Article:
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This ninth volume of the Artefacts series explores how artists have responded to developments in science and technology, past and present. Rather than limiting the discussion to art alone, editors Anne Collins Goodyear and Margaret Weitekamp also asked contributors to consider aesthetics: the scholarly consideration of sensory responses to cultural objects. When considered as aesthetic objects, how do scientific instruments or technological innovations reflect and embody culturally grounded assessments about appearance, feel, and use? And when these objects become museum artifacts, what aesthetic factors affect their exhibition? Contributors found answers in the material objects themselves. This volume reconsiders how science, technology, art, and aesthetics impact one another.

American Cool

Author: Joel Dinerstein
Publisher: Prestel Pub
ISBN: 9783791353494
Size: 59.27 MB
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What does it mean when we say someone is cool? This luminous collection of portraits and film stills sheds new light on the term, its origins, and its evolution--with some surprising and provocative results. An extensive selection of one hundred chronologically arranged portraits, with biographical information about each subject, profiles major eras and movements of the past decades, each with its own brand of coolness. Exploring cultural icons, this volume encourages readers to find new meaning and depth in the idea of American cool.

The First Smithsonian Collection

Author: Helena E. Wright
Publisher: Smithsonian Institution
ISBN: 193562363X
Size: 47.10 MB
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In 1849 the Smithsonian purchased the Marsh Collection of European engravings. Not only the first collection of any kind to be acquired by the new Institution, it was also the first public print collection in the nation, and it presented an important symbol of cultural authority. The prints formed part of the library of Vermont Congressman George Perkins Marsh (1801-1882), a member of the Smithsonian’s Board of Regents. The uncertainty of the Smithsonian's mission in the early years complicated its motivation for purchasing the collection, especially given Marsh’s position as a Regent in financial difficulty. After a serious fire in 1865, portions of the collection were deposited at the Library of Congress and the Corcoran Gallery of Art. Efforts to reclaim it began in the 1880s, as a new generation of Smithsonian staff expanded the National Museum, but they achieved only mixed success. Through the story of the Marsh Collection, the book explores the cultural values attributed to prints in the 19th century, including their prominent role in expositions and their influence on visual culture at a time when collecting styles were moving from an individual’s private contemplation of artworks to wider public venues of exposition in museums and reception by multiple audiences. The history of this first Smithsonian collection enlivens an important stage in the development of American cultural identity and in the formation of the Smithsonian as a national institution.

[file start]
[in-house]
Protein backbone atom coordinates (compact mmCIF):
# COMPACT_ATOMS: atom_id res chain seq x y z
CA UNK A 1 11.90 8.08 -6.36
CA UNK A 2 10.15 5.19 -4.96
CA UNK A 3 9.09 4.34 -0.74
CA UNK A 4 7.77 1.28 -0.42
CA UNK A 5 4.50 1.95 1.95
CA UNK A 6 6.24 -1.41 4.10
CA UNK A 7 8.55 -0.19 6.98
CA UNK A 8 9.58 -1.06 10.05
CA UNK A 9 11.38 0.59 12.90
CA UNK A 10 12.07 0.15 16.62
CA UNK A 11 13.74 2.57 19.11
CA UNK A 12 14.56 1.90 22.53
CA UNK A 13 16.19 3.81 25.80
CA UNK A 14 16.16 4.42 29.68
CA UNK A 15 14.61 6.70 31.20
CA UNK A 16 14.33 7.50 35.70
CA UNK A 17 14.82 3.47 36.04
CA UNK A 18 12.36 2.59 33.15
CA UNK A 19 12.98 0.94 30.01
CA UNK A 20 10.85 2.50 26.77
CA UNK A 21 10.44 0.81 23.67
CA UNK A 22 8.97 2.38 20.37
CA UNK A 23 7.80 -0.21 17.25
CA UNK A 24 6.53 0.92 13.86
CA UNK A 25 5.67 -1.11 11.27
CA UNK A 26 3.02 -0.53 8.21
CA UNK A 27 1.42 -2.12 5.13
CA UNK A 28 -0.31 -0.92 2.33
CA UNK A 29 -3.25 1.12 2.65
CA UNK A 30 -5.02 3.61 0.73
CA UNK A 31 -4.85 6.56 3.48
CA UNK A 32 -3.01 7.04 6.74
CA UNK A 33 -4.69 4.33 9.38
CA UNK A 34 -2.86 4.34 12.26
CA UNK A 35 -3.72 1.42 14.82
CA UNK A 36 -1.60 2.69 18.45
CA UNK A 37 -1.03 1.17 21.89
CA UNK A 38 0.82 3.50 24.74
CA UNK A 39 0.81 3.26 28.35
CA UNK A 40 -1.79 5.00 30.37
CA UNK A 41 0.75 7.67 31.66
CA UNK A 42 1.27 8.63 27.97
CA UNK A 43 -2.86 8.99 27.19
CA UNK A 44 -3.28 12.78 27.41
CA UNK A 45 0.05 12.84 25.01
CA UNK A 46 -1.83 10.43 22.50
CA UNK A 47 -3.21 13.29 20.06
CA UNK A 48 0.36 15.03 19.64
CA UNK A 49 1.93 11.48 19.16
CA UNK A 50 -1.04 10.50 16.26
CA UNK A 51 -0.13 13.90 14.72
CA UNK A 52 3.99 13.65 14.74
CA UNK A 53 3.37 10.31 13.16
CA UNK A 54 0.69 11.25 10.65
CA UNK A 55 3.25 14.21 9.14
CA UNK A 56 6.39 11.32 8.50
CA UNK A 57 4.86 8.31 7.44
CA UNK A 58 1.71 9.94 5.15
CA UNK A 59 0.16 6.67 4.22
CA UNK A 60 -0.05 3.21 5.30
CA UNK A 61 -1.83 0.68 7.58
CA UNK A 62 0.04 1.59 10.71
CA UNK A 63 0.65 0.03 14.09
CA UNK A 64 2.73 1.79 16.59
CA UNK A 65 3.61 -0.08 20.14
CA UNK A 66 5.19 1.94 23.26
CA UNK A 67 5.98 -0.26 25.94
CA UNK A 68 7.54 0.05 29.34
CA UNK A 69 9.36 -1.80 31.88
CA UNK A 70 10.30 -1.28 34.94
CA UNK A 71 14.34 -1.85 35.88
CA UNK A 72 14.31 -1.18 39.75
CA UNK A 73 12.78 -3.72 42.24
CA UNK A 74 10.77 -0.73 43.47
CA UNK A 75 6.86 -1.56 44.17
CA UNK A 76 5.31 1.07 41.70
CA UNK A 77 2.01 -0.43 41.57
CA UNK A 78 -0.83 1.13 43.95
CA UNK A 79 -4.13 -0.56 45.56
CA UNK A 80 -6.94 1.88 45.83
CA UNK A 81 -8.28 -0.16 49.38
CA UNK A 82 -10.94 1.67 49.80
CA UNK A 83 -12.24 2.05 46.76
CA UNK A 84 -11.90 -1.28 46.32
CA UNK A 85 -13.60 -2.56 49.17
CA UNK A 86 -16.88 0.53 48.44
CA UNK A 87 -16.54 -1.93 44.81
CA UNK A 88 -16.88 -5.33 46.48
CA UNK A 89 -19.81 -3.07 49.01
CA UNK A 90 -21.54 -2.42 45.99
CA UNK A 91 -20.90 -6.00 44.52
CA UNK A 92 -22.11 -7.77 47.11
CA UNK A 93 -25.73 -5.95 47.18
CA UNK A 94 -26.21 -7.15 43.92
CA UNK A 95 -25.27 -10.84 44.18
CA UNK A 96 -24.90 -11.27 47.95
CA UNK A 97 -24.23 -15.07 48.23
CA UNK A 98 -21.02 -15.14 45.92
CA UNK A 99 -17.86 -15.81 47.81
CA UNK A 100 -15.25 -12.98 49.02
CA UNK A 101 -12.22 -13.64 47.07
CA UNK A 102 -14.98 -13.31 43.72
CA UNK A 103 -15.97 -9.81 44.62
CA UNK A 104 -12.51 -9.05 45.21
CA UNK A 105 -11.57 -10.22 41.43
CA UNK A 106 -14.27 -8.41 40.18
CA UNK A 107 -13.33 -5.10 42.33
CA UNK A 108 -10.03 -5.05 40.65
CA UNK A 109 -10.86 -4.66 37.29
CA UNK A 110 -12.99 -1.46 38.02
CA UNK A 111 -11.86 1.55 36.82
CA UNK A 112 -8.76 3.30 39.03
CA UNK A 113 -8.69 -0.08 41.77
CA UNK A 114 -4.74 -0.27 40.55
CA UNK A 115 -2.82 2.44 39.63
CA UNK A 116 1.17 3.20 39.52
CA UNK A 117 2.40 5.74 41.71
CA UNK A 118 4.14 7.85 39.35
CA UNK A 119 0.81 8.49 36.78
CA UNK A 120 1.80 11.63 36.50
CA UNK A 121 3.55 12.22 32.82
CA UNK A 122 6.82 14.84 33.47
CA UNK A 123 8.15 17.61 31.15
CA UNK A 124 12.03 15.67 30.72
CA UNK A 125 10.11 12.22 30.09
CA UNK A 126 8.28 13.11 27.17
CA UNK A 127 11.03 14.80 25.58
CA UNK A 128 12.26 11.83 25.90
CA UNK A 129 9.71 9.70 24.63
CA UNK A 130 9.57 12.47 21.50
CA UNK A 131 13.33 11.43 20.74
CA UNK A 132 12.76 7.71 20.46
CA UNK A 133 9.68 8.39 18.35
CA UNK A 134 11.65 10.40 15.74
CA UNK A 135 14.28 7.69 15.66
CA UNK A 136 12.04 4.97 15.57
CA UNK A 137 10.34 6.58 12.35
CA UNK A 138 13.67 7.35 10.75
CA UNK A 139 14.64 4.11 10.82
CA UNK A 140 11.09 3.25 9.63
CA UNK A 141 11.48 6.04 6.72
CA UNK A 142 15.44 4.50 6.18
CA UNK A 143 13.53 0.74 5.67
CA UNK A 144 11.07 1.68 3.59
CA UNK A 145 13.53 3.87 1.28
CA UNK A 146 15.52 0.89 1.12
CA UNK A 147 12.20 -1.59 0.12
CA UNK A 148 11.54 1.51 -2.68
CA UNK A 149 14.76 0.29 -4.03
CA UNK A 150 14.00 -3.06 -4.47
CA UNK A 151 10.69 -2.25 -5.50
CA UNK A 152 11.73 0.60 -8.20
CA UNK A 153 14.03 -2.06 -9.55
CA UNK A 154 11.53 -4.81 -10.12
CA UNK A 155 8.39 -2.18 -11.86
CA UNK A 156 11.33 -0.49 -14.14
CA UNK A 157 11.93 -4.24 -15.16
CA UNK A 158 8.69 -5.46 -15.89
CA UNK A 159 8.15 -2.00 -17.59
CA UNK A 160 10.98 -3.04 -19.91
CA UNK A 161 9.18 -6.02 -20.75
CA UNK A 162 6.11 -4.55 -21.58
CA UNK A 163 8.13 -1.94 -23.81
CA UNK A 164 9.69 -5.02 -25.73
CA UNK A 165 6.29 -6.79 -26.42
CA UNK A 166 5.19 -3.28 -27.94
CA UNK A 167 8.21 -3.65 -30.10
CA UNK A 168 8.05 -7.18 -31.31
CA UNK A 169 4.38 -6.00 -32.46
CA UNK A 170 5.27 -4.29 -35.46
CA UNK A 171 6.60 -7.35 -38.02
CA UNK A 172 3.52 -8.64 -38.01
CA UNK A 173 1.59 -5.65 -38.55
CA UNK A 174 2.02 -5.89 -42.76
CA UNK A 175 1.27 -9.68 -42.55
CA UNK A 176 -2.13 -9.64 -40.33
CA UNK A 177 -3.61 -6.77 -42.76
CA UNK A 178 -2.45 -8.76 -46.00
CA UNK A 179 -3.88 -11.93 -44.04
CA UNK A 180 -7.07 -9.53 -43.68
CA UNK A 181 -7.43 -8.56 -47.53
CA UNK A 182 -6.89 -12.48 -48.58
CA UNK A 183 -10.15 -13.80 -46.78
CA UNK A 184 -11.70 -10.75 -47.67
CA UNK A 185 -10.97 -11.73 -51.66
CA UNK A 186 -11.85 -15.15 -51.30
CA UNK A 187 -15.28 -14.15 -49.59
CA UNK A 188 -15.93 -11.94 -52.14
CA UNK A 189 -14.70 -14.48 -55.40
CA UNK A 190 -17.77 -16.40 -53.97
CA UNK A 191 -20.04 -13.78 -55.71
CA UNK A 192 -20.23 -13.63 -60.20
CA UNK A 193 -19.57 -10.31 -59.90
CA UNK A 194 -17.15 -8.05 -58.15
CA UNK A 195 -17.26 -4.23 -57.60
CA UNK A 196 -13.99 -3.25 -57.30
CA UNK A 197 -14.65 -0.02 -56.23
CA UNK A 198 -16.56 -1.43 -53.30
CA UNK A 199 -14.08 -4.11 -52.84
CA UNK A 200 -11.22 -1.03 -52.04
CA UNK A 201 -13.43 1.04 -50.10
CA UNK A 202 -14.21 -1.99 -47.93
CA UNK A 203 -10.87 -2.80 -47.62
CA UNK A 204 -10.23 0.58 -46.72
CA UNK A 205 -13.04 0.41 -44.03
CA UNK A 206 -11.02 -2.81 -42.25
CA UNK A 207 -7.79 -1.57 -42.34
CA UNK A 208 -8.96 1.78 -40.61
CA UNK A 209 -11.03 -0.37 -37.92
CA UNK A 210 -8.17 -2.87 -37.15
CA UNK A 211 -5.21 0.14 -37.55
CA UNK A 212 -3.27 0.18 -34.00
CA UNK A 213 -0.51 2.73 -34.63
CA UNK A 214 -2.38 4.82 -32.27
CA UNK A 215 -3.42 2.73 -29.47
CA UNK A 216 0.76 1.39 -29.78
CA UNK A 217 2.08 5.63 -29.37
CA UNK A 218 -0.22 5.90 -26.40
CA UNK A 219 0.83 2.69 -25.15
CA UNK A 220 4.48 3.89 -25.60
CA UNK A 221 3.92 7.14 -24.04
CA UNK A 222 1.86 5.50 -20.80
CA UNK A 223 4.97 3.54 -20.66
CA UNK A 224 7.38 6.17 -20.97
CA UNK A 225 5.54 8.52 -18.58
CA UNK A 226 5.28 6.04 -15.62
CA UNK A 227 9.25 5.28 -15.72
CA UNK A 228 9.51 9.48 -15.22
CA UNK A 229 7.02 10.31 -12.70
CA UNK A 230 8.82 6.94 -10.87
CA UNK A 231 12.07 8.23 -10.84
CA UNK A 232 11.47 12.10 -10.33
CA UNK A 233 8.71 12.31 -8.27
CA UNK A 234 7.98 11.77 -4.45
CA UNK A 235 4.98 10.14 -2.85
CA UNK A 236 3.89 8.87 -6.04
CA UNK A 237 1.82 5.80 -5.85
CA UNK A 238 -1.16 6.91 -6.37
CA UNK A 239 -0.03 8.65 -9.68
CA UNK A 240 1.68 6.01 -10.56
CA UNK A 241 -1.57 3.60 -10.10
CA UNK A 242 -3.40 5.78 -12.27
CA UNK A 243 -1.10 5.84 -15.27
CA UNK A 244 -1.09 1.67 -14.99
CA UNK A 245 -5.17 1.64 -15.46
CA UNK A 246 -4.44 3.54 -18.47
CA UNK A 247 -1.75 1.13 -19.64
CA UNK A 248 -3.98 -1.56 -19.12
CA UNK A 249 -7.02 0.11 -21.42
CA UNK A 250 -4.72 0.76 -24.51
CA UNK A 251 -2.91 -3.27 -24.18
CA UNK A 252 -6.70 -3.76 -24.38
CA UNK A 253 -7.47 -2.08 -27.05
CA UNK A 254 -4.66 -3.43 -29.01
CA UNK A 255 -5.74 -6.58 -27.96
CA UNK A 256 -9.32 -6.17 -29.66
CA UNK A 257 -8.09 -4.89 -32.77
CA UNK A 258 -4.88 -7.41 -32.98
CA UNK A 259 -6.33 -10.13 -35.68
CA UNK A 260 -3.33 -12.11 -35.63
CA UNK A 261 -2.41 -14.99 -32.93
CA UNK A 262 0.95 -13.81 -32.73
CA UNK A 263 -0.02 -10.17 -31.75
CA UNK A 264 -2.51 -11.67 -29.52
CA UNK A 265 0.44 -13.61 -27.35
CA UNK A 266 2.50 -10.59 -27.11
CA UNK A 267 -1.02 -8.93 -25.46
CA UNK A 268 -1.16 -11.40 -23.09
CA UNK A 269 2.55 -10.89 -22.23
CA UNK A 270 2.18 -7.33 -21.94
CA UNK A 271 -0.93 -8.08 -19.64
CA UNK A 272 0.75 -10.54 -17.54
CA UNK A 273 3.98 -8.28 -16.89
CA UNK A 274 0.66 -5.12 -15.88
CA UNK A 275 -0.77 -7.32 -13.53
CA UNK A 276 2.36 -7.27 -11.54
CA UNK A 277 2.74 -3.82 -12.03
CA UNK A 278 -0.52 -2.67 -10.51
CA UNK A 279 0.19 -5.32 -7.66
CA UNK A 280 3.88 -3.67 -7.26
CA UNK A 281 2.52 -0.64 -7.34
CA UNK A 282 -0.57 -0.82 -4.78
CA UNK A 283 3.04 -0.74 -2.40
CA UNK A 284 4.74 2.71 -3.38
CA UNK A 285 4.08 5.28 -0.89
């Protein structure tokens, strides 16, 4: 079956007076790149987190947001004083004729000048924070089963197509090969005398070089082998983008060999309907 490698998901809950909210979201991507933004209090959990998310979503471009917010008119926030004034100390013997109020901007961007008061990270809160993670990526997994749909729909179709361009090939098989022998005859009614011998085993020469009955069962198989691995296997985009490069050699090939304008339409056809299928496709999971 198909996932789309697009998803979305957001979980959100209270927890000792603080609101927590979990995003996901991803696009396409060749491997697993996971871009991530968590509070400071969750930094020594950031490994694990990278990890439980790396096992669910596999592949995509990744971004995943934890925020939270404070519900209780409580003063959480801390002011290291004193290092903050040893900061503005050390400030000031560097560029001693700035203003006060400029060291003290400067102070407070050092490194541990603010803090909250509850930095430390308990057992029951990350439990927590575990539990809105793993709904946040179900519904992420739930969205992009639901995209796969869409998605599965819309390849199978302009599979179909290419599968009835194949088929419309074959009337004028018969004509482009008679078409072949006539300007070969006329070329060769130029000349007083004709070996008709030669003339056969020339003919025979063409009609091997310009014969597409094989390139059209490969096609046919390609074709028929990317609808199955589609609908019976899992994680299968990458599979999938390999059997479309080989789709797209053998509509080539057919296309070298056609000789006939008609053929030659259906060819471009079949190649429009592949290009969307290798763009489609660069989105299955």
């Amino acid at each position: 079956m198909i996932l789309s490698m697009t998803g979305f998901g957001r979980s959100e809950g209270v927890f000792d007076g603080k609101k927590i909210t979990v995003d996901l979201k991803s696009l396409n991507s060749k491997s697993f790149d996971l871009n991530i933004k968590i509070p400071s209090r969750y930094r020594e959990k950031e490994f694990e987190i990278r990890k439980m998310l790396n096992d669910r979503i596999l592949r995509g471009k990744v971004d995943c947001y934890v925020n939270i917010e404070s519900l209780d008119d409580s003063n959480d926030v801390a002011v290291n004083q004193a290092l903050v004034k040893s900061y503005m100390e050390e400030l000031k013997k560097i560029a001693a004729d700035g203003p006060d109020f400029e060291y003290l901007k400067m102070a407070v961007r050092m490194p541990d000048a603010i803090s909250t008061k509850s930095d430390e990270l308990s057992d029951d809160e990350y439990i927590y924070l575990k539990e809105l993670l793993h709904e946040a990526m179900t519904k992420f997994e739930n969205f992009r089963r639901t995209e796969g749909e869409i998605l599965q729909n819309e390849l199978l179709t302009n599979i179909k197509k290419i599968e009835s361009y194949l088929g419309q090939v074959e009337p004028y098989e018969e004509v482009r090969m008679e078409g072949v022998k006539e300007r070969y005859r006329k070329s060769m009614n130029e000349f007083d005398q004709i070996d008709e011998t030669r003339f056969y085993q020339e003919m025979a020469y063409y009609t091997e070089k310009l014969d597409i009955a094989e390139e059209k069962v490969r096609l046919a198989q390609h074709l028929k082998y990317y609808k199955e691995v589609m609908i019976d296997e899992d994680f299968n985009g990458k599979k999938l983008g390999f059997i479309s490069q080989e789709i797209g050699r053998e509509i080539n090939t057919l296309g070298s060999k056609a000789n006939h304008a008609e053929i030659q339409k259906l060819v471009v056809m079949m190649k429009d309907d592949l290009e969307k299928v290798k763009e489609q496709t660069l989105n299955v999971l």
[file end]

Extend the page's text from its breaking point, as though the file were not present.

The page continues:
Encyclopedia Of American Folklore

Author: Linda S. Watts
Publisher: Infobase Publishing
ISBN: 1438129793
Size: 15.25 MB
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Presents an A-to-Z reference to American folklore with articles on folk heroes, authors, significant historical events, cultural groups, social aspects and more.

The Invention Of The American Art Museum

Author: Kathleen Curran
Publisher: Getty Publications
ISBN: 1606064789
Size: 62.42 MB
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American art museums share a mission and format that differ from those of their European counterparts, which often have origins in aristocratic collections. This groundbreaking work recounts the fascinating story of the invention of the modern American art museum, starting with its roots in the 1870s in the craft museum type, which was based on London’s South Kensington (now the Victoria and Albert) Museum. At the turn of the twentieth century, American planners grew enthusiastic about a new type of museum and presentation that was developed in Northern Europe, particularly in Germany, Switzerland, and Scandinavia. Called Kulturgeschichte (cultural history) museums, they were evocative displays of regional history. American trustees, museum directors, and curators found that the Kulturgeschichte approach offered a variety of transformational options in planning museums, classifying and displaying objects, and broadening collecting categories, including American art and the decorative arts. Leading institutions, including the Museum of Fine Arts, Boston, and the Metropolitan Museum of Art in New York, adopted and developed crucial aspects of the Kulturgeschichte model. By the 1930s, such museum plans and exhibition techniques had become standard practice at museums across the country.